ARCHIVED - Telecom Decision CRTC 2015-462
This page has been archived on the Web
Information identified as archived on the Web is for reference, research or recordkeeping purposes. Archived Decisions, Notices and Orders (DNOs) remain in effect except to the extent they are amended or reversed by the Commission, a court, or the government. The text of archived information has not been altered or updated after the date of archiving. Changes to DNOs are published as “dashes” to the original DNO number. Web pages that are archived on the Web are not subject to the Government of Canada Web Standards. As per the Communications Policy of the Government of Canada, you can request alternate formats by contacting us.
Ottawa, 20 October 2015
File number: 8665-P8-201400762
Public Interest Advocacy Centre and the Consumers’ Association of Canada - Application regarding Bell Mobility Inc., Solo Mobile, and Virgin Mobile Canada’s use of customer information
The Commission dismisses PIAC/CAC’s application on the basis that the application is moot, given that BCE Inc.’s Relevant Advertising Program has been withdrawn.
- The Commission received an application from the Public Interest Advocacy Centre (PIAC) and the Consumers’ Association of Canada (CAC) [collectively, PIAC/CAC], dated 27 January 2014, regarding Bell Mobility Inc. (Bell Mobility), Solo Mobile, and Virgin Mobile Canada’s (collectively, Bell Mobility et al.) collection and use of customer information for the Relevant Advertising Program (RAP).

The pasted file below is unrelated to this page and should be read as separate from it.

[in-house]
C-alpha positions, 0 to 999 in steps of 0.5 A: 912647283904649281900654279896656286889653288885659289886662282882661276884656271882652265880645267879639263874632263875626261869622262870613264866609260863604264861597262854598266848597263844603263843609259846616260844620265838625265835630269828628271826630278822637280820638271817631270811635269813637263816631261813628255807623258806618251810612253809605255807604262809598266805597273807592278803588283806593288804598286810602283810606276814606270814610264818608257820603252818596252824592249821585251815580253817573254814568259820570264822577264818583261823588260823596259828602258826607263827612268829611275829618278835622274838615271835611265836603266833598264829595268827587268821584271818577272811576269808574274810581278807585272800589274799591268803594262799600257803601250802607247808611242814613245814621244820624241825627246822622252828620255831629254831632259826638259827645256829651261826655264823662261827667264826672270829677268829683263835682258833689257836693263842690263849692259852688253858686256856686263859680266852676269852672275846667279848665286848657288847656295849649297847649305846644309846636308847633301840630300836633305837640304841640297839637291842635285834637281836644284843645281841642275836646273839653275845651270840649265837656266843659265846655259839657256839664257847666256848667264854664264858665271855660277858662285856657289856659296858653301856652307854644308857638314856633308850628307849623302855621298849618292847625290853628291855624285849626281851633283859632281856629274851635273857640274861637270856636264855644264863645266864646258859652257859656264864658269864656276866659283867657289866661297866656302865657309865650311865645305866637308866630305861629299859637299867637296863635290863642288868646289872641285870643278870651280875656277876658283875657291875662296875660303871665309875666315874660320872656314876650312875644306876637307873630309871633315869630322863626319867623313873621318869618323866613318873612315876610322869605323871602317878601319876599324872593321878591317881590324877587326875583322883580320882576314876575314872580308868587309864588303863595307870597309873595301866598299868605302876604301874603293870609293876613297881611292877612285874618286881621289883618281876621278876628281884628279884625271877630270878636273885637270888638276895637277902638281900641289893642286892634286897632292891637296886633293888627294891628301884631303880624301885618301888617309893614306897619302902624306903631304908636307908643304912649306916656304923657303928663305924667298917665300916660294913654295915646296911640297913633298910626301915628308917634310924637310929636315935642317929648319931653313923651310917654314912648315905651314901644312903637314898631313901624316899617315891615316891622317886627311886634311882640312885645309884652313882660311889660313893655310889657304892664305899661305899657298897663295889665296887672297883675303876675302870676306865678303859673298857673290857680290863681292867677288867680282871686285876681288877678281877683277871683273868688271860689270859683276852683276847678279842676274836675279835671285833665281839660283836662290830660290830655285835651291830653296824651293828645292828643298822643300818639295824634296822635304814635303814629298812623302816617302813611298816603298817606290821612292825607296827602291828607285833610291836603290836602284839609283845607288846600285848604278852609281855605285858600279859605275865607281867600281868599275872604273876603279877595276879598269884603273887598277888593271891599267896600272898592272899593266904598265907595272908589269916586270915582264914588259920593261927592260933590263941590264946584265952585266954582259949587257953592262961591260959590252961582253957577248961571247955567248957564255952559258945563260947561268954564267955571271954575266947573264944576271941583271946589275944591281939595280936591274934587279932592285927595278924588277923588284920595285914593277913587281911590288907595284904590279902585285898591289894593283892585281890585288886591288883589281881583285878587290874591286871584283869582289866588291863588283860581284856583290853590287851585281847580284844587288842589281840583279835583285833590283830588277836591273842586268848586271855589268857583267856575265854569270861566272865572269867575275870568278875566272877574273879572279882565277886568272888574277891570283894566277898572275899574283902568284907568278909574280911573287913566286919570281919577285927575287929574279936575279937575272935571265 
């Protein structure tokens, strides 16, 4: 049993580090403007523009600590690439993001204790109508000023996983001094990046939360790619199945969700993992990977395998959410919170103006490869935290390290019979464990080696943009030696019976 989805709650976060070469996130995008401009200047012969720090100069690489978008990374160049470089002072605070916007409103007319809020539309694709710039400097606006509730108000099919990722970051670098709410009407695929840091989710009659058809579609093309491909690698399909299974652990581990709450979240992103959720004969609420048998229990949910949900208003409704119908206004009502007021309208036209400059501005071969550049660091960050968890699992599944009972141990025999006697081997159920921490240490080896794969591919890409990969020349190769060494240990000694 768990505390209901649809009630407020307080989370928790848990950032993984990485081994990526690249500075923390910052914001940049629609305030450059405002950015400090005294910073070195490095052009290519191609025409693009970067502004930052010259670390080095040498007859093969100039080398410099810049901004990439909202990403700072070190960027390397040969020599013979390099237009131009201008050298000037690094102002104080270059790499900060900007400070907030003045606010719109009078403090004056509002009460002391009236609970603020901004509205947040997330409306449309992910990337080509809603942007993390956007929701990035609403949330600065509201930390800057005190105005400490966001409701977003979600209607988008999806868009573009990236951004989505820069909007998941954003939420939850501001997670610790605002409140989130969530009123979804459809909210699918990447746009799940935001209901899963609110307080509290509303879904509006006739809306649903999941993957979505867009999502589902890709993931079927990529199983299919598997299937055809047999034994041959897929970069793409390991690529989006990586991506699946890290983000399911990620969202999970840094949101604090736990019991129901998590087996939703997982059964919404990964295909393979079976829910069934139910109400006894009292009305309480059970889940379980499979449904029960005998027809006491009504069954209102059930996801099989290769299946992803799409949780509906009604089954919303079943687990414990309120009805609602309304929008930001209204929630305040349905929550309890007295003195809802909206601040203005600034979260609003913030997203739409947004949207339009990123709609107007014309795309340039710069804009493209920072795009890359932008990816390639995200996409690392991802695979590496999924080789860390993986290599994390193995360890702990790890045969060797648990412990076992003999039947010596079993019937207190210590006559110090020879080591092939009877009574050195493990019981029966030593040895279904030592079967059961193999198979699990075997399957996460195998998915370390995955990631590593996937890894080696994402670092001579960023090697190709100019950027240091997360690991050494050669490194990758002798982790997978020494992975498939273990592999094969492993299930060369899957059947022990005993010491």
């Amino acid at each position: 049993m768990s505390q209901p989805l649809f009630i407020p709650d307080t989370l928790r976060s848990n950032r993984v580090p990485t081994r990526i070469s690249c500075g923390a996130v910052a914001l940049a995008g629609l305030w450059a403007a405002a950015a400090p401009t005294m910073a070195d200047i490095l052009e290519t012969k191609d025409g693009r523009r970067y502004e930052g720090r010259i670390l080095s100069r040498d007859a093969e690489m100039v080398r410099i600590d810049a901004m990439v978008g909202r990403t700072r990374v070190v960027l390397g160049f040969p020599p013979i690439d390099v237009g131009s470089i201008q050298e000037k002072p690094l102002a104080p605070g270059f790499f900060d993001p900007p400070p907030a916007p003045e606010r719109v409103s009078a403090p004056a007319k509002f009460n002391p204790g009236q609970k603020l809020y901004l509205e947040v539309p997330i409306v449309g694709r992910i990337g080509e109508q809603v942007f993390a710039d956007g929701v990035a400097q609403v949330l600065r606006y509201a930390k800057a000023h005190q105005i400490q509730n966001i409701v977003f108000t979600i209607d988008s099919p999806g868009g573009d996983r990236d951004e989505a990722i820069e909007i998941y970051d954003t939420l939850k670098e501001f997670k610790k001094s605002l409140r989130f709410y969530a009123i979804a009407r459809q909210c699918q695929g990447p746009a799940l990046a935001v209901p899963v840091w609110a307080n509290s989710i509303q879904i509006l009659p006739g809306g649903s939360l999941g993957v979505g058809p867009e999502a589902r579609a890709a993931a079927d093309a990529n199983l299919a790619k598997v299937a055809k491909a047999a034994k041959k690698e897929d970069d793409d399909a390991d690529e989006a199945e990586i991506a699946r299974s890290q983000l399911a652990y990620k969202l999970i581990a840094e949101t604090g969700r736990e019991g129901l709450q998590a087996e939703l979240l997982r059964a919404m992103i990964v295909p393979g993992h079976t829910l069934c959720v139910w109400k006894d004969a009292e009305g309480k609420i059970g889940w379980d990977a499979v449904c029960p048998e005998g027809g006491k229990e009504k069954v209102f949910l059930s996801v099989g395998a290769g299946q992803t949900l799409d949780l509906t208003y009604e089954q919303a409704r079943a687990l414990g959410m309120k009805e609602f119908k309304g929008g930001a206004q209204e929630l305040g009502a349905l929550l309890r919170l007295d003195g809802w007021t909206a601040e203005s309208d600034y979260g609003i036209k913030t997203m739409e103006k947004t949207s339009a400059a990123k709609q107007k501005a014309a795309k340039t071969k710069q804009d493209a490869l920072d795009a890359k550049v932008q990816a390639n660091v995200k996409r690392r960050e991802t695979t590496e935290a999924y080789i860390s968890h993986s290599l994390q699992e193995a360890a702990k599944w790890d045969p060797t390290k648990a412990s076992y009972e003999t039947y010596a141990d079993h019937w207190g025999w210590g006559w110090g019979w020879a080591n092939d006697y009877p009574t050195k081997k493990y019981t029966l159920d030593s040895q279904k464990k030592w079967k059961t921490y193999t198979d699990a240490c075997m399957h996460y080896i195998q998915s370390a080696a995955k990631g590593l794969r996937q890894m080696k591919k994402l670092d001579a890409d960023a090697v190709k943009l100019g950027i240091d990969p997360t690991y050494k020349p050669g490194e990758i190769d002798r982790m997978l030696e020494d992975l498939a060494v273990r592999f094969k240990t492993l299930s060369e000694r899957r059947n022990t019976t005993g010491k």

- PIAC/CAC requested that the Commission prohibit Bell Mobility et al. from collecting and using customer information for the advertising and marketing purposes set out in the RAP. It also requested that the Commission initiate a larger follow-up proceeding to examine the data collection, use, and disclosure practices of all other telecommunications service providers (TSPs) and broadcasting distribution undertakings (BDUs).
- PIAC/CAC requested that, if the Commission were to deny the request to prohibit Bell Mobility et al. from using customer information for advertising and marketing purposes as set out in the RAP, the Commission direct the companies to make the program entirely opt-in.
- Regardless of the Commission’s determination, PIAC/CAC requested that the Commission order Bell Mobility et al. to provide full details on the public record of the operation and nature of the program, including the exact details of what information is being collected and how it is being collected, used, and disclosed by the companies.
- PIAC/CAC submitted that the Commission is vested with unique authority to regulate and supervise the broadcasting and telecommunications systems in Canada, and has a statutory obligation to protect privacy.
- The public record of this proceeding, which closed on 21 April 2015, is available on the Commission’s website at www.crtc.gc.ca or by using the file number provided above.
- In the fall of 2013, BCE Inc. launched the RAP, a program that facilitated the delivery of targeted advertisements by third-party companies to subscribers of mobile wireless services provided by Bell Mobility et al.